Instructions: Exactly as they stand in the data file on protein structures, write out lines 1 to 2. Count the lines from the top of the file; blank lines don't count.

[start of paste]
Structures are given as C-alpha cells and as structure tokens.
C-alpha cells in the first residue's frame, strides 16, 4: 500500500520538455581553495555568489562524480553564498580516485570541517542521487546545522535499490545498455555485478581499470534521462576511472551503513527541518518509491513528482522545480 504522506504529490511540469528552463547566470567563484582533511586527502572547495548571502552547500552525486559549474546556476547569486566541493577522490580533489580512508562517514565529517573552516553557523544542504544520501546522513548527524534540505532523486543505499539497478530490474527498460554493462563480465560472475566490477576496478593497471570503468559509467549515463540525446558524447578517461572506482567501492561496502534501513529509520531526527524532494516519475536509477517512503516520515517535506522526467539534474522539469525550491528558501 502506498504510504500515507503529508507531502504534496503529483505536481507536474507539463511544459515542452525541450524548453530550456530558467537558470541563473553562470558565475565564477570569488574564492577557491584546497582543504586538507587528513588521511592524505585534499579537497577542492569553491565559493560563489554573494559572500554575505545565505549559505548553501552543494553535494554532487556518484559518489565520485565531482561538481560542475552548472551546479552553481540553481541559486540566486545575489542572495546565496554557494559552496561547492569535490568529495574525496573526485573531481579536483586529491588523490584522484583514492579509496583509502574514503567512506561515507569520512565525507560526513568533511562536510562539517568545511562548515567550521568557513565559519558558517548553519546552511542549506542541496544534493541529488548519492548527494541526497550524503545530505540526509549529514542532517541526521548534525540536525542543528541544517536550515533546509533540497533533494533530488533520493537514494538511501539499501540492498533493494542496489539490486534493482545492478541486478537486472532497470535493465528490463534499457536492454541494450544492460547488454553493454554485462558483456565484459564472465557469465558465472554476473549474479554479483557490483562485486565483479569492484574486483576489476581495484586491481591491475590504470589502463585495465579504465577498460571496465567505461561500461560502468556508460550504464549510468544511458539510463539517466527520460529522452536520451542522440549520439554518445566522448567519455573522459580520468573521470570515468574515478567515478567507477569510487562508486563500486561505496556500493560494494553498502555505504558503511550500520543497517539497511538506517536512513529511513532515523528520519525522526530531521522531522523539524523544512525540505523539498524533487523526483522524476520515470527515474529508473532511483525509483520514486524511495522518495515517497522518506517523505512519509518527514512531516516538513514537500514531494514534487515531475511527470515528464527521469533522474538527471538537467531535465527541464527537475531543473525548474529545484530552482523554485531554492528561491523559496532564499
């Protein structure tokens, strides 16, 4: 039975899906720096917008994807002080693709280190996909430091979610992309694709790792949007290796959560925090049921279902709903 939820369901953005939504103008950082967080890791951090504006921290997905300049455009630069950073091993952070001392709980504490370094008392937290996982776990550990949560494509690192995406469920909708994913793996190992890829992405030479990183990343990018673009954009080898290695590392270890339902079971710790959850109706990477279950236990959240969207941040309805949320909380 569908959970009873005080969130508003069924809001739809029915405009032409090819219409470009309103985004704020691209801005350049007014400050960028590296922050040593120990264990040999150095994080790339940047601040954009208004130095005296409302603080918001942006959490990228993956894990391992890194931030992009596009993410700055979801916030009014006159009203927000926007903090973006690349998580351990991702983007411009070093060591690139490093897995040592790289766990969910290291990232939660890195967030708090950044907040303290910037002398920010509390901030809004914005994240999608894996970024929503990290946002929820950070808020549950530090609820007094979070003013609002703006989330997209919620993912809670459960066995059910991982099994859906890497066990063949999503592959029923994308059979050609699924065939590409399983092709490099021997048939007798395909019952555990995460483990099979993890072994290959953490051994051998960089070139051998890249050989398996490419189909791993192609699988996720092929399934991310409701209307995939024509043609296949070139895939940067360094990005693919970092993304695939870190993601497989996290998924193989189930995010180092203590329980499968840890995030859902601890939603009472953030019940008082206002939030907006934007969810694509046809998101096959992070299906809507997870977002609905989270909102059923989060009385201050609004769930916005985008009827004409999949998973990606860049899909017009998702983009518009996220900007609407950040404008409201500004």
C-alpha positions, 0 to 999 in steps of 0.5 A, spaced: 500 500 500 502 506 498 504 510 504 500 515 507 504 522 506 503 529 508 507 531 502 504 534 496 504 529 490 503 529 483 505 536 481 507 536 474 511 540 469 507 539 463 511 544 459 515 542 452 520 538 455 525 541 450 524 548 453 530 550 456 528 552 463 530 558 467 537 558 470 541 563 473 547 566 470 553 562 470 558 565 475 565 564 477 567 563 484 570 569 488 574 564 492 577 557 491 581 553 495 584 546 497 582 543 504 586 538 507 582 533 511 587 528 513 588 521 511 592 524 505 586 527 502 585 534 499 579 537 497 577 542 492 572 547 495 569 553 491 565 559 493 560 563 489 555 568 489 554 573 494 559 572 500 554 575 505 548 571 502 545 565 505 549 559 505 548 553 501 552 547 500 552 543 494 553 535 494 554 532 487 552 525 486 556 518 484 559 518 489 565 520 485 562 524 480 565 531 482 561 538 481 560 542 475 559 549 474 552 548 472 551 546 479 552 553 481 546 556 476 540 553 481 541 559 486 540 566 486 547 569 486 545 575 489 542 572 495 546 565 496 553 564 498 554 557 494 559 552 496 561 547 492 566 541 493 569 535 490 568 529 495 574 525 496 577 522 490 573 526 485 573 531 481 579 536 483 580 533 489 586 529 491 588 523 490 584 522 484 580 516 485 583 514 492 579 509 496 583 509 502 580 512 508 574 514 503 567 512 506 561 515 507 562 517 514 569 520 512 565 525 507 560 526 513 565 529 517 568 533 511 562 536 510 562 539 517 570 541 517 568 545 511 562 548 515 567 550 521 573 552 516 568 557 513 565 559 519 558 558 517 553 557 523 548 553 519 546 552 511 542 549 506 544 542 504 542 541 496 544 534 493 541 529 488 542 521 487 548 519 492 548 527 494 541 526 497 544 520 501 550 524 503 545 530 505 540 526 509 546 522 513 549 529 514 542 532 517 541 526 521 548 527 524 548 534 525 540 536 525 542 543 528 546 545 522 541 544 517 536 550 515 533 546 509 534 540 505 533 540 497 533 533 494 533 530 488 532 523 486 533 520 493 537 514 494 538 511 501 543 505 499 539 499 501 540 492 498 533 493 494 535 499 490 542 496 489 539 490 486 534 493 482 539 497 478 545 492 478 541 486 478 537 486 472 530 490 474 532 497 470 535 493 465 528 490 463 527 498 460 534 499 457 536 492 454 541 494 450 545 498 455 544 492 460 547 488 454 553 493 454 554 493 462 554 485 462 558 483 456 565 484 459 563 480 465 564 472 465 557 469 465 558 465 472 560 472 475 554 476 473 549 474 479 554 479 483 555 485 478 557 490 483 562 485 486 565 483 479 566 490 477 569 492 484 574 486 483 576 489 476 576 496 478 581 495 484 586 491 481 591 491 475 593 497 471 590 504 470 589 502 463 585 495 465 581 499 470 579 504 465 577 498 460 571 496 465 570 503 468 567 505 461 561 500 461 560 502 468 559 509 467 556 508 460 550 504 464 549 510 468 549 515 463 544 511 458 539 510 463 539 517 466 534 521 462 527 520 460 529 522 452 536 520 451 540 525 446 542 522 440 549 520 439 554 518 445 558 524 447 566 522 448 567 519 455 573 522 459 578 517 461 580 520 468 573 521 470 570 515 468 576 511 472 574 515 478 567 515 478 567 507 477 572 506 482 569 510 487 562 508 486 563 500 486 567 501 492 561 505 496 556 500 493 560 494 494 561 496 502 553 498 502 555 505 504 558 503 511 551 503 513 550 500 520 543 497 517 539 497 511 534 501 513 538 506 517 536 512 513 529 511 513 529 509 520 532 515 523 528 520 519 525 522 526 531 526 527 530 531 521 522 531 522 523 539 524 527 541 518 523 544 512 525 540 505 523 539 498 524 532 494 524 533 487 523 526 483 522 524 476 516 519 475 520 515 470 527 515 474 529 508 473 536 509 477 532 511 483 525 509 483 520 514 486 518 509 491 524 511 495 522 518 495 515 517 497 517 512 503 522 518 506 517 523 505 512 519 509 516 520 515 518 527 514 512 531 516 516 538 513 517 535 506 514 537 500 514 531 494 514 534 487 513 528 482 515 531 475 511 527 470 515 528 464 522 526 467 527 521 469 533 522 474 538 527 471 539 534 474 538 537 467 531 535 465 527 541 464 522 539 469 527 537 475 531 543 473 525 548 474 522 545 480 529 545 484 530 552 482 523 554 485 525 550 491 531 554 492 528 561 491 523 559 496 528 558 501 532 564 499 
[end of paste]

Structures are given as C-alpha cells and as structure tokens.
C-alpha cells in the first residue's frame, strides 16, 4: 500500500520538455581553495555568489562524480553564498580516485570541517542521487546545522535499490545498455555485478581499470534521462576511472551503513527541518518509491513528482522545480 504522506504529490511540469528552463547566470567563484582533511586527502572547495548571502552547500552525486559549474546556476547569486566541493577522490580533489580512508562517514565529517573552516553557523544542504544520501546522513548527524534540505532523486543505499539497478530490474527498460554493462563480465560472475566490477576496478593497471570503468559509467549515463540525446558524447578517461572506482567501492561496502534501513529509520531526527524532494516519475536509477517512503516520515517535506522526467539534474522539469525550491528558501 502506498504510504500515507503529508507531502504534496503529483505536481507536474507539463511544459515542452525541450524548453530550456530558467537558470541563473553562470558565475565564477570569488574564492577557491584546497582543504586538507587528513588521511592524505585534499579537497577542492569553491565559493560563489554573494559572500554575505545565505549559505548553501552543494553535494554532487556518484559518489565520485565531482561538481560542475552548472551546479552553481540553481541559486540566486545575489542572495546565496554557494559552496561547492569535490568529495574525496573526485573531481579536483586529491588523490584522484583514492579509496583509502574514503567512506561515507569520512565525507560526513568533511562536510562539517568545511562548515567550521568557513565559519558558517548553519546552511542549506542541496544534493541529488548519492548527494541526497550524503545530505540526509549529514542532517541526521548534525540536525542543528541544517536550515533546509533540497533533494533530488533520493537514494538511501539499501540492498533493494542496489539490486534493482545492478541486478537486472532497470535493465528490463534499457536492454541494450544492460547488454553493454554485462558483456565484459564472465557469465558465472554476473549474479554479483557490483562485486565483479569492484574486483576489476581495484586491481591491475590504470589502463585495465579504465577498460571496465567505461561500461560502468556508460550504464549510468544511458539510463539517466527520460529522452536520451542522440549520439554518445566522448567519455573522459580520468573521470570515468574515478567515478567507477569510487562508486563500486561505496556500493560494494553498502555505504558503511550500520543497517539497511538506517536512513529511513532515523528520519525522526530531521522531522523539524523544512525540505523539498524533487523526483522524476520515470527515474529508473532511483525509483520514486524511495522518495515517497522518506517523505512519509518527514512531516516538513514537500514531494514534487515531475511527470515528464527521469533522474538527471538537467531535465527541464527537475531543473525548474529545484530552482523554485531554492528561491523559496532564499